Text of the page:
History Main / TheCoverChangesTheGender

24th Jul '16 3:06:20 PM nombretomado
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* Most vocal versions of "I Can't Get Started" were for male singers (the original was written for BobHope). IraGershwin created a female version for Nancy Walker.

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* Most vocal versions of "I Can't Get Started" were for male singers (the original was written for BobHope). IraGershwin Creator/BobHope). Music/IraGershwin created a female version for Nancy Walker.
13th Jul '16 6:11:19 PM Prfnoff
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* Mario Winans' plaintive R&B ballad "I Don't Wanna Know" - the 2004 single which, due to copyright law dealing with sampling of other tracks, hilariously co-credits both P. Diddy and {{Enya}} - is sung by a man who suspects his girlfriend is cheating and just prays that she keep it secret because if he discovered it for sure it would break his heart. Shola Ama came back with a devastating response from the woman's perspective called "You Should Really Know," the gist of which was that if the guy was so in tune with the woman and so invested in the relationship he should know her damn well enough to know that she's not cheating. Oh, snap.
8th Jul '16 12:39:12 PM Twentington
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* [=LeAnn=] Rimes's ''Lady & Gentlemen'' album is an entire album built around singing typically male-narrated country songs from a female perspective.
3rd Jul '16 2:46:41 PM gewunomox
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* "Me And Bobby [=McGee=]" (Music/KrisKristofferson, Roger Miller, Music/JanisJoplin, Jerry Lee Lewis, Music/JoanBaez, JohnnyCash)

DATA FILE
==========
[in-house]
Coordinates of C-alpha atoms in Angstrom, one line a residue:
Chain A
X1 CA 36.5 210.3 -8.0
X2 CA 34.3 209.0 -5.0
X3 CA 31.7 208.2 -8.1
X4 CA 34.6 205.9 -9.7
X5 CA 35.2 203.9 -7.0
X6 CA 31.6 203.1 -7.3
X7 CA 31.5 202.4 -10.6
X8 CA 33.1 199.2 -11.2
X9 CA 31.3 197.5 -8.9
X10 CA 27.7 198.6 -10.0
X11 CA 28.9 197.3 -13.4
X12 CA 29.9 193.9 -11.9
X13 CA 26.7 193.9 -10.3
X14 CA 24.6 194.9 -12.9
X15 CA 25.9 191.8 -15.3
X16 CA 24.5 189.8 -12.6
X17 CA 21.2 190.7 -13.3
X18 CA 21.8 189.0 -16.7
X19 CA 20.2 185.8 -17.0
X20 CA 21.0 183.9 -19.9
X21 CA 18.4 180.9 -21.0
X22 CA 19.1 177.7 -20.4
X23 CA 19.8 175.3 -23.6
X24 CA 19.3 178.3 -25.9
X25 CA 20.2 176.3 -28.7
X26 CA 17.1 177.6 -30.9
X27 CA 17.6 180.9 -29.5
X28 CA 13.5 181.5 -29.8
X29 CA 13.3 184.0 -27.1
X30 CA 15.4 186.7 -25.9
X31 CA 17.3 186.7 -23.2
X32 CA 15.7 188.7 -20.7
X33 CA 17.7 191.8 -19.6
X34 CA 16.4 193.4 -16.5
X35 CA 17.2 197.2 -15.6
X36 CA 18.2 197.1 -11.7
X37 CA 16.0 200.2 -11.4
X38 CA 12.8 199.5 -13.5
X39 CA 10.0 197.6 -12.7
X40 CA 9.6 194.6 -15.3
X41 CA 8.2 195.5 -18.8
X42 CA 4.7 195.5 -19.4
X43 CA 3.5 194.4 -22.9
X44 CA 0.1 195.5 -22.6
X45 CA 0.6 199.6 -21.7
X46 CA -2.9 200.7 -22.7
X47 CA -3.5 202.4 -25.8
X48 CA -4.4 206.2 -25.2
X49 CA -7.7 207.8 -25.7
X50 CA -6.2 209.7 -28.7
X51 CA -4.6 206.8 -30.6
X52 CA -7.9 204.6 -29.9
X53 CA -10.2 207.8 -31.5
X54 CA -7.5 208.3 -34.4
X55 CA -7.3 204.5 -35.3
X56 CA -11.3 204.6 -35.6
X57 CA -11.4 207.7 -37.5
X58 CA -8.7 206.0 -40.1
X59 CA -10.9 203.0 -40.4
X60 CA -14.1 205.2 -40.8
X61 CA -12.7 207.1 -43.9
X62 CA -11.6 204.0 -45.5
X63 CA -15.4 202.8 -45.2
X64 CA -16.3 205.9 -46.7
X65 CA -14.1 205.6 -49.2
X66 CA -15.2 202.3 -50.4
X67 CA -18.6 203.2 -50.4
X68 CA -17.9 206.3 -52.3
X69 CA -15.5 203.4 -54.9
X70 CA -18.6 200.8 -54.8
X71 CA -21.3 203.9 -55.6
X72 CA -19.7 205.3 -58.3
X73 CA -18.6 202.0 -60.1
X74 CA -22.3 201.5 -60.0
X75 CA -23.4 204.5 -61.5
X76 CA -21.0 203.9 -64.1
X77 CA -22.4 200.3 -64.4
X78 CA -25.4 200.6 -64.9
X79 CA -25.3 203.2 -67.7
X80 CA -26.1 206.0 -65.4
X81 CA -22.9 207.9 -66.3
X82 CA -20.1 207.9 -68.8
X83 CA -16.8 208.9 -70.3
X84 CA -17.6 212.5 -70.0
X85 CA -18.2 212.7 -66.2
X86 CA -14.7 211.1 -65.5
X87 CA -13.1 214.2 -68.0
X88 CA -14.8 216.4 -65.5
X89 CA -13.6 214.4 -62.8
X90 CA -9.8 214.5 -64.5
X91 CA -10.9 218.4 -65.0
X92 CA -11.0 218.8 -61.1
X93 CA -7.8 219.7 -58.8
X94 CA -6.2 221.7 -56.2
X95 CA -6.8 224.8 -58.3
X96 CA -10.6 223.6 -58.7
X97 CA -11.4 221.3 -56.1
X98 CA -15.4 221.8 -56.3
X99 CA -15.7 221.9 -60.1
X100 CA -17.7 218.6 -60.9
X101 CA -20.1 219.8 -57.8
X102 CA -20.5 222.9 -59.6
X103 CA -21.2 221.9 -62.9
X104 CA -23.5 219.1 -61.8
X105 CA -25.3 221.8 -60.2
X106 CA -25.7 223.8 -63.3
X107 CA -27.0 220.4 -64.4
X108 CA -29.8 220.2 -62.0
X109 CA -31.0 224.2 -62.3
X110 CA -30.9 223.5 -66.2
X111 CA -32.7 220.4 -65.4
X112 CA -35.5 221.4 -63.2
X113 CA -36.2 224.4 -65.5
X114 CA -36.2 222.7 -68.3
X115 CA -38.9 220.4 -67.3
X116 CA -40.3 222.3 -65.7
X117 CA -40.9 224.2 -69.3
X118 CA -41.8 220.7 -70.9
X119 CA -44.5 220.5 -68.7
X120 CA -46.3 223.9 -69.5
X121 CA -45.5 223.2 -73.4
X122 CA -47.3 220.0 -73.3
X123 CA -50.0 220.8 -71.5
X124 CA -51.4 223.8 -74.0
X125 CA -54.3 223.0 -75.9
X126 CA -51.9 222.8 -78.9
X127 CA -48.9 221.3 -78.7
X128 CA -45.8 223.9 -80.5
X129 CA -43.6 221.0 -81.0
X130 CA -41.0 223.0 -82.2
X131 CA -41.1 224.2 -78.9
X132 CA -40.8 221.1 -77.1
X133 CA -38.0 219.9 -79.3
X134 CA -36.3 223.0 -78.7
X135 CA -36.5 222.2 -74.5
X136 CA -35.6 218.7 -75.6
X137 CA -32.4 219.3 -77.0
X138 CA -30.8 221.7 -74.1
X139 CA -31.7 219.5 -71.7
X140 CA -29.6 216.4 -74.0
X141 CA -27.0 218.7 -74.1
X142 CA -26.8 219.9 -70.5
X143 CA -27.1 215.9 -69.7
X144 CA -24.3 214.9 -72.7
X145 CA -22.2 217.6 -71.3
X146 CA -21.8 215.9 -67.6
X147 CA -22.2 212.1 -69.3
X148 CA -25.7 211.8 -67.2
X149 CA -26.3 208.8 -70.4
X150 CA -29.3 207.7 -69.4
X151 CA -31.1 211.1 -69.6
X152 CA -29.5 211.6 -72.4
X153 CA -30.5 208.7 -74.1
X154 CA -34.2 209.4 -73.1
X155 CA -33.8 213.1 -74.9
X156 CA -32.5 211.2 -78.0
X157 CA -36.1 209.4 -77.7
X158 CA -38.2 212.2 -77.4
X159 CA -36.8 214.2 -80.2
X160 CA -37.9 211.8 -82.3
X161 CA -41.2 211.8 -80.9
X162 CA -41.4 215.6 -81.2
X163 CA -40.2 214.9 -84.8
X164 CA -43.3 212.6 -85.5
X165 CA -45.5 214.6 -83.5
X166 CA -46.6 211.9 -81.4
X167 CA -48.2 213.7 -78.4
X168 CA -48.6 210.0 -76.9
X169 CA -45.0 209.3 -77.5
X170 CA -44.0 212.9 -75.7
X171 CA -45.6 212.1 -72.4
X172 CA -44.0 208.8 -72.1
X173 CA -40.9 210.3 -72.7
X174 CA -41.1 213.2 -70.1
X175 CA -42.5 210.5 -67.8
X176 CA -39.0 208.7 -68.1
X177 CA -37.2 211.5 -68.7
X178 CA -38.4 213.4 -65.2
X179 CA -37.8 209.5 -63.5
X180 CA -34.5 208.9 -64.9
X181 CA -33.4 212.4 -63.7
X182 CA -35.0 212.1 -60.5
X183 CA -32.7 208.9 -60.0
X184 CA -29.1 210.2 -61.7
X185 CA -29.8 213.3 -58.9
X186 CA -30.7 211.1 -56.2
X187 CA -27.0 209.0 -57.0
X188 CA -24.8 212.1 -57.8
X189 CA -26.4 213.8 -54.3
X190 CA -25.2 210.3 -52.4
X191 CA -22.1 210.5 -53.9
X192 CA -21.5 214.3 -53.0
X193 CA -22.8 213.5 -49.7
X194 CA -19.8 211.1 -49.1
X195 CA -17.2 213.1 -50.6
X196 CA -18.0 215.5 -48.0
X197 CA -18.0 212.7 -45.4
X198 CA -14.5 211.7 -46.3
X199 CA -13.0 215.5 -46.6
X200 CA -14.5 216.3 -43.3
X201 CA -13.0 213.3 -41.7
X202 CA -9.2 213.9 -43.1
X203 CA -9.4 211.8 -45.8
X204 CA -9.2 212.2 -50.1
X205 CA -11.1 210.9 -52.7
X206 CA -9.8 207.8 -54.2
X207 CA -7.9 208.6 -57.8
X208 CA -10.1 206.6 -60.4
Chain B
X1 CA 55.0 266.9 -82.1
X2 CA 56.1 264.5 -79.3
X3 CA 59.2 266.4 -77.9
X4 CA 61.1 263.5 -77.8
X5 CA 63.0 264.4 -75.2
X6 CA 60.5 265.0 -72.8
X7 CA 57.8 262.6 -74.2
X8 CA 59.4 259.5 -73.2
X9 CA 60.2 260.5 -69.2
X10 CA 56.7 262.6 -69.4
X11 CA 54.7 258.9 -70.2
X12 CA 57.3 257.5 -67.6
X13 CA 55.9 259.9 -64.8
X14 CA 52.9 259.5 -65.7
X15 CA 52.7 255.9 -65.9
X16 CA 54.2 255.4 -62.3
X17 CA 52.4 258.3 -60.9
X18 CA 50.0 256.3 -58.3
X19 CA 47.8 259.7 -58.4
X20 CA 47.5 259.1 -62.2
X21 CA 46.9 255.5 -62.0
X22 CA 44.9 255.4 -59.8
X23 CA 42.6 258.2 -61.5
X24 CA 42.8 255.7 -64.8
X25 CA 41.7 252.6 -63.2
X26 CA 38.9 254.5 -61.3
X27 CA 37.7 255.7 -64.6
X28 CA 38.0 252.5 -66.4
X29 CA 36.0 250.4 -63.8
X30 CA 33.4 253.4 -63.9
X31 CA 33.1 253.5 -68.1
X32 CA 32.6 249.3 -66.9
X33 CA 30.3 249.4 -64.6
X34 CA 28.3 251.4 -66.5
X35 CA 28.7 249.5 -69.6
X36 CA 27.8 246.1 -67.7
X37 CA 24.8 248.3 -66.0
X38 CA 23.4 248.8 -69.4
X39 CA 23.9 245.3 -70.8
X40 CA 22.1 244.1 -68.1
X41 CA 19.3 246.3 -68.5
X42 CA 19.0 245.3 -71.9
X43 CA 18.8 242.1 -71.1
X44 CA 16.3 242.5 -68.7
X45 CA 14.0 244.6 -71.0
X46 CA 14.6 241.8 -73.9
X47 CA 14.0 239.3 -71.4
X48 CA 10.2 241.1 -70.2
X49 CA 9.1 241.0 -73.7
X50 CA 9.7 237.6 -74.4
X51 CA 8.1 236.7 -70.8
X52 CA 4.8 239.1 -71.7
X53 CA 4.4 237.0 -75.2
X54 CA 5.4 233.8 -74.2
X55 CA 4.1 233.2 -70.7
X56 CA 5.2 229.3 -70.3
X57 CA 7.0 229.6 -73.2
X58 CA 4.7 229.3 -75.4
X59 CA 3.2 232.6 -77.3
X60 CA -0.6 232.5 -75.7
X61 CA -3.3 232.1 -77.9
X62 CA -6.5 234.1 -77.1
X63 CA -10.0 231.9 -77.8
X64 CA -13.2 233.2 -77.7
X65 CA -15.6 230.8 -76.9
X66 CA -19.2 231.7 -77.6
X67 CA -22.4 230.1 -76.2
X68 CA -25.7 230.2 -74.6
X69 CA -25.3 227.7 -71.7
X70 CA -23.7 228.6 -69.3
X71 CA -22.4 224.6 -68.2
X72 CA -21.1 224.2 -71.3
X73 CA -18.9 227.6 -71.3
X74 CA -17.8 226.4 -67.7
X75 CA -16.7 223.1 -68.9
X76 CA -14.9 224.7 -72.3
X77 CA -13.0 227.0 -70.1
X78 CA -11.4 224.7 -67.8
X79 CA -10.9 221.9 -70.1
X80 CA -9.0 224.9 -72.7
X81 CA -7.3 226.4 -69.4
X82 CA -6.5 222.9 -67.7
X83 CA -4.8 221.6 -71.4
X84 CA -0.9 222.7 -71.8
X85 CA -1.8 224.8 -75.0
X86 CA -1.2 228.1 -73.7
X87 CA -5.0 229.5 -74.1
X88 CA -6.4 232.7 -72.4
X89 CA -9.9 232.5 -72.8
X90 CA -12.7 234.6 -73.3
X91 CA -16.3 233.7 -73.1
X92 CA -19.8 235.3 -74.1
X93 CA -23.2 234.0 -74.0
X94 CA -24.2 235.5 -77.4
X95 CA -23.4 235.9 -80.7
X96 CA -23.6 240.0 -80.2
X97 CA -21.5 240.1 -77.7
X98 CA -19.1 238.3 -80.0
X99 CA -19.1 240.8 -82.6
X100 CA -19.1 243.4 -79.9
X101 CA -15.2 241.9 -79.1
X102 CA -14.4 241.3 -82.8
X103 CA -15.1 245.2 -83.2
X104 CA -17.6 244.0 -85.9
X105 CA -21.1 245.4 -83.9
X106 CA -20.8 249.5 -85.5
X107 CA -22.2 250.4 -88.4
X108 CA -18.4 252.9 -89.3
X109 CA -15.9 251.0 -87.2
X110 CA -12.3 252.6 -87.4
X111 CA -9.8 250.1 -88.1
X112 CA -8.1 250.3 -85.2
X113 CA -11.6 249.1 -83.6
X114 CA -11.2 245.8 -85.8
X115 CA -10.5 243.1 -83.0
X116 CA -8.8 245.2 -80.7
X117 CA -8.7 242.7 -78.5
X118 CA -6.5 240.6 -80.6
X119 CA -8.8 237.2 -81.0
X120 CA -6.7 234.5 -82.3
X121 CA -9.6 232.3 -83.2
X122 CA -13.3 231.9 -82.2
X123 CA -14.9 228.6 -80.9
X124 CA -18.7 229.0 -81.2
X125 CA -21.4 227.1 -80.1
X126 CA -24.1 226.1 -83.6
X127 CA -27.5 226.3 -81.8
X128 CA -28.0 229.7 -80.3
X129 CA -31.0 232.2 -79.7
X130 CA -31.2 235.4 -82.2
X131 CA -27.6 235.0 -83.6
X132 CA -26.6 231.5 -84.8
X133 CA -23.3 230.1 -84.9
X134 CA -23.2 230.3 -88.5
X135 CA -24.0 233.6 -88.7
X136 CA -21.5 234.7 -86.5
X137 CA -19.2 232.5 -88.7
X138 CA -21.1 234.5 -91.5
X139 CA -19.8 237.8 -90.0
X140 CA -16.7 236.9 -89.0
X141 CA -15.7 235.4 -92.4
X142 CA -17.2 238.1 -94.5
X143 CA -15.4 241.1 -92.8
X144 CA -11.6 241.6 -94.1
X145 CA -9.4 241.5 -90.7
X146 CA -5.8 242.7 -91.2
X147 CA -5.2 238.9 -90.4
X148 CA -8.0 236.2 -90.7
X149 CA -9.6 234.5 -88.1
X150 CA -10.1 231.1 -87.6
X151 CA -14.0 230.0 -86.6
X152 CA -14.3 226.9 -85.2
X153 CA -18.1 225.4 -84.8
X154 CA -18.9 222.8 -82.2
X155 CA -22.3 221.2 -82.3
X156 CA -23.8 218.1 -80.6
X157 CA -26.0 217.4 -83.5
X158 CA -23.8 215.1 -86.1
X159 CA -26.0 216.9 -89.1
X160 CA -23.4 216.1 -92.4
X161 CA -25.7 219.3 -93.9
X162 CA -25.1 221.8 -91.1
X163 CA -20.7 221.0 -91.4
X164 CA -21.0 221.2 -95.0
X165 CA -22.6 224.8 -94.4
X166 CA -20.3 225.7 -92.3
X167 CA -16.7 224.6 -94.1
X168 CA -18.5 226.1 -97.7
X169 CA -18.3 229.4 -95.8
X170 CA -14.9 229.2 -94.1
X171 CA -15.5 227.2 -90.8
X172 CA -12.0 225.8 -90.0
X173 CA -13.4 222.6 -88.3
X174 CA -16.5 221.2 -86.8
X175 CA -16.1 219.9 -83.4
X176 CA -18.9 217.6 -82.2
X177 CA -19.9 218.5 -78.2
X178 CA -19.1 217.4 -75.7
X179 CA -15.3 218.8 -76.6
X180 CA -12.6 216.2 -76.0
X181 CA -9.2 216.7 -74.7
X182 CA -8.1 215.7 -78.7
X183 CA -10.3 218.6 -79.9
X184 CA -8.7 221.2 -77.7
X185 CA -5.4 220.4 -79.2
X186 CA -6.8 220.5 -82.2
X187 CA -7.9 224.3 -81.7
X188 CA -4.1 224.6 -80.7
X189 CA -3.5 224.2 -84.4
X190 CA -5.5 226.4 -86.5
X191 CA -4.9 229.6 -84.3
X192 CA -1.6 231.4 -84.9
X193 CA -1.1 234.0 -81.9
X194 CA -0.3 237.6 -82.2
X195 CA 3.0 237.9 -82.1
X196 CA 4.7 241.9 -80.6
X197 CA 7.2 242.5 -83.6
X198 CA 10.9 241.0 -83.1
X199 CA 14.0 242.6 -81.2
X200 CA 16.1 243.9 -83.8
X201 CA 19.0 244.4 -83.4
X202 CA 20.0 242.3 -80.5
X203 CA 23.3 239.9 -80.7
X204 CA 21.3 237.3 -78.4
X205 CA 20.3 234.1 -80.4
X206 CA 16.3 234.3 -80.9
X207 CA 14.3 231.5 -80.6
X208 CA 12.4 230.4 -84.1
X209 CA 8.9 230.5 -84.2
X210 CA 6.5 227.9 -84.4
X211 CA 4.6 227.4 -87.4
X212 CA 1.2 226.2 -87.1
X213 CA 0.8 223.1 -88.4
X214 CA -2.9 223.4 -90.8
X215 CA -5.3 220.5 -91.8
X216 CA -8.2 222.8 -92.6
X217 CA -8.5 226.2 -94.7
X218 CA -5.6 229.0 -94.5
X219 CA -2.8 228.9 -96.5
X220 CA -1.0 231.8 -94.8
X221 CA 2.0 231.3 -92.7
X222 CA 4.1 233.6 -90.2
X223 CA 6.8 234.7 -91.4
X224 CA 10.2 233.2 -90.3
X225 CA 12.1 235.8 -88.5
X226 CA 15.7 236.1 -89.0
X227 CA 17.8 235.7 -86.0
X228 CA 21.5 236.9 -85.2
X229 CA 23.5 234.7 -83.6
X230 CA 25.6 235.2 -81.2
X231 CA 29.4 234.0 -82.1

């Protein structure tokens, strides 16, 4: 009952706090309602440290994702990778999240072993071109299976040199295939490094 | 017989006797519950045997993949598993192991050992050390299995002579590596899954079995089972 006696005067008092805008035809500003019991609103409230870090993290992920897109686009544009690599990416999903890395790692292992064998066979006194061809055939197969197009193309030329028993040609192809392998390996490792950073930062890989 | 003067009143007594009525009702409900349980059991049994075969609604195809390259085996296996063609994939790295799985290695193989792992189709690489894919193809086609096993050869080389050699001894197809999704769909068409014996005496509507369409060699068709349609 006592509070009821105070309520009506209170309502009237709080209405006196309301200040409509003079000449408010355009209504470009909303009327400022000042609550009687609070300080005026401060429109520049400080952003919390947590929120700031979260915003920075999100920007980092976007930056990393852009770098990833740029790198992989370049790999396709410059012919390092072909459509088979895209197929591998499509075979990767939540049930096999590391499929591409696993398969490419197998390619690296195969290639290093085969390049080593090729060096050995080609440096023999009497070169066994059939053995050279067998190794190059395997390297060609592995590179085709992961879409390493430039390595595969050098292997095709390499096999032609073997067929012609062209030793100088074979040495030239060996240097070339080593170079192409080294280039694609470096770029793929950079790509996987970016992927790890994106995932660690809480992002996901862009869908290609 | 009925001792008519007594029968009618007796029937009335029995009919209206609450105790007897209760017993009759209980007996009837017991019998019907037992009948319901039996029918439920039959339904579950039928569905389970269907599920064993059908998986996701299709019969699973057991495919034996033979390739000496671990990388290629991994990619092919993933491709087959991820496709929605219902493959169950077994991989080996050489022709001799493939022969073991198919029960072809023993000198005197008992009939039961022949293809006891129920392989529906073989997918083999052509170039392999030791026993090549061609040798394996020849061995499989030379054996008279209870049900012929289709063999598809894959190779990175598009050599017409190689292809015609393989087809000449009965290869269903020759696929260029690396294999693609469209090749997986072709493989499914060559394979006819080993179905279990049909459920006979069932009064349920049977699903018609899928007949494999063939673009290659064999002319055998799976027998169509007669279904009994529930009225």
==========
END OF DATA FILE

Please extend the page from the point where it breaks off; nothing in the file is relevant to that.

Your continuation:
* "House of the Rising Sun" is an interesting case. Originally written from the perspective of a woman who falls for a drunken gambler and ends up becoming a prostitute, many male artists have altered it to be from the gambler's perspective. Some versions, however, juggle the narration between both characters, and some male artists like BobDylan averted this trope altogether and used the original female lyrics.

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* "Me And Bobby [=McGee=]" (Music/KrisKristofferson, Roger Miller, Music/JanisJoplin, Jerry Lee Lewis, Music/JoanBaez, JohnnyCash)
Music/JohnnyCash)
* "House of the Rising Sun" is an interesting case. Originally written from the perspective of a woman who falls for a drunken gambler and ends up becoming a prostitute, many male artists have altered it to be from the gambler's perspective. Some versions, however, juggle the narration between both characters, and some male artists like BobDylan Music/BobDylan averted this trope altogether and used the original female lyrics.
22nd Jun '16 10:49:18 PM MikeK
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* Music/MaryLambert's version of "Jessie's Girl", making it seem like a song about a lesbian developing a crush on her straight friend's new girlfriend. No doubt intentional, as the artist is openly gay.

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* Music/MaryLambert's version of "Jessie's Girl", making it seem like a song about a lesbian developing a crush on her straight male friend's new girlfriend. No doubt intentional, as the artist is openly gay.
22nd Jun '16 10:44:30 PM MikeK
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Added DiffLines:

* Music/MaryLambert's version of "Jessie's Girl", making it seem like a song about a lesbian developing a crush on her straight friend's new girlfriend. No doubt intentional, as the artist is openly gay.
21st Jun '16 2:04:30 PM gewunomox
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* {{Tiffany}} covered the Beatles with "I Saw Him Standing There."